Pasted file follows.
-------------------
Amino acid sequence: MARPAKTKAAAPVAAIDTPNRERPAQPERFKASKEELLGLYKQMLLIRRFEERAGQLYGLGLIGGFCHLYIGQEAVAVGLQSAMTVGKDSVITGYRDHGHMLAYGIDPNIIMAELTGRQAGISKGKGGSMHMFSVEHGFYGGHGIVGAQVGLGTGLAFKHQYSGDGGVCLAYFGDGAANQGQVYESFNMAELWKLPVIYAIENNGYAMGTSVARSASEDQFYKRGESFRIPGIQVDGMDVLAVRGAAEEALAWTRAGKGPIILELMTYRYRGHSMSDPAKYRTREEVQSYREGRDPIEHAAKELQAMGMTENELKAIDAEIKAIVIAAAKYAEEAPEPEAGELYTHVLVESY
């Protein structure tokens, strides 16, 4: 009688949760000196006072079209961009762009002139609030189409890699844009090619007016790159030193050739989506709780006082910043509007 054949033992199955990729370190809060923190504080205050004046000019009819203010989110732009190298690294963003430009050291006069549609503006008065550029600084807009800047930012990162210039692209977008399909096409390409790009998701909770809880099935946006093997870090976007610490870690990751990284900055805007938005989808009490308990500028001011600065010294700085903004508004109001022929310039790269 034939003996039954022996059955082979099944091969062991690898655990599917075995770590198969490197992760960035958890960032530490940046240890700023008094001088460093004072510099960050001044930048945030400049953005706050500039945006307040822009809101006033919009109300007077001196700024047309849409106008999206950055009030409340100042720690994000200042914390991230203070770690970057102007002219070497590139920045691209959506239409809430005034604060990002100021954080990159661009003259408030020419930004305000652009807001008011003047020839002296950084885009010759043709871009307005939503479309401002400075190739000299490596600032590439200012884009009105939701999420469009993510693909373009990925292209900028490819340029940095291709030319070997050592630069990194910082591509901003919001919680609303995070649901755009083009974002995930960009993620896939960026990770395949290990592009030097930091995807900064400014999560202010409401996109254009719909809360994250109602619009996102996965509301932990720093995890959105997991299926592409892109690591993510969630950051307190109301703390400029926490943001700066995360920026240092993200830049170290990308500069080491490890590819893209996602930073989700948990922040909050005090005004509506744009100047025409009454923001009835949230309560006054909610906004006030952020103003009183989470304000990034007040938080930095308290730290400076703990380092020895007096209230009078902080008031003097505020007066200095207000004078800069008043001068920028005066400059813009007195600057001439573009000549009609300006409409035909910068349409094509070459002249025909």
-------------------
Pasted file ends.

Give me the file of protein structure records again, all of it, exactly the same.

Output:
Amino acid sequence: MARPAKTKAAAPVAAIDTPNRERPAQPERFKASKEELLGLYKQMLLIRRFEERAGQLYGLGLIGGFCHLYIGQEAVAVGLQSAMTVGKDSVITGYRDHGHMLAYGIDPNIIMAELTGRQAGISKGKGGSMHMFSVEHGFYGGHGIVGAQVGLGTGLAFKHQYSGDGGVCLAYFGDGAANQGQVYESFNMAELWKLPVIYAIENNGYAMGTSVARSASEDQFYKRGESFRIPGIQVDGMDVLAVRGAAEEALAWTRAGKGPIILELMTYRYRGHSMSDPAKYRTREEVQSYREGRDPIEHAAKELQAMGMTENELKAIDAEIKAIVIAAAKYAEEAPEPEAGELYTHVLVESY
């Protein structure tokens, strides 16, 4: 009688949760000196006072079209961009762009002139609030189409890699844009090619007016790159030193050739989506709780006082910043509007 054949033992199955990729370190809060923190504080205050004046000019009819203010989110732009190298690294963003430009050291006069549609503006008065550029600084807009800047930012990162210039692209977008399909096409390409790009998701909770809880099935946006093997870090976007610490870690990751990284900055805007938005989808009490308990500028001011600065010294700085903004508004109001022929310039790269 034939003996039954022996059955082979099944091969062991690898655990599917075995770590198969490197992760960035958890960032530490940046240890700023008094001088460093004072510099960050001044930048945030400049953005706050500039945006307040822009809101006033919009109300007077001196700024047309849409106008999206950055009030409340100042720690994000200042914390991230203070770690970057102007002219070497590139920045691209959506239409809430005034604060990002100021954080990159661009003259408030020419930004305000652009807001008011003047020839002296950084885009010759043709871009307005939503479309401002400075190739000299490596600032590439200012884009009105939701999420469009993510693909373009990925292209900028490819340029940095291709030319070997050592630069990194910082591509901003919001919680609303995070649901755009083009974002995930960009993620896939960026990770395949290990592009030097930091995807900064400014999560202010409401996109254009719909809360994250109602619009996102996965509301932990720093995890959105997991299926592409892109690591993510969630950051307190109301703390400029926490943001700066995360920026240092993200830049170290990308500069080491490890590819893209996602930073989700948990922040909050005090005004509506744009100047025409009454923001009835949230309560006054909610906004006030952020103003009183989470304000990034007040938080930095308290730290400076703990380092020895007096209230009078902080008031003097505020007066200095207000004078800069008043001068920028005066400059813009007195600057001439573009000549009609300006409409035909910068349409094509070459002249025909």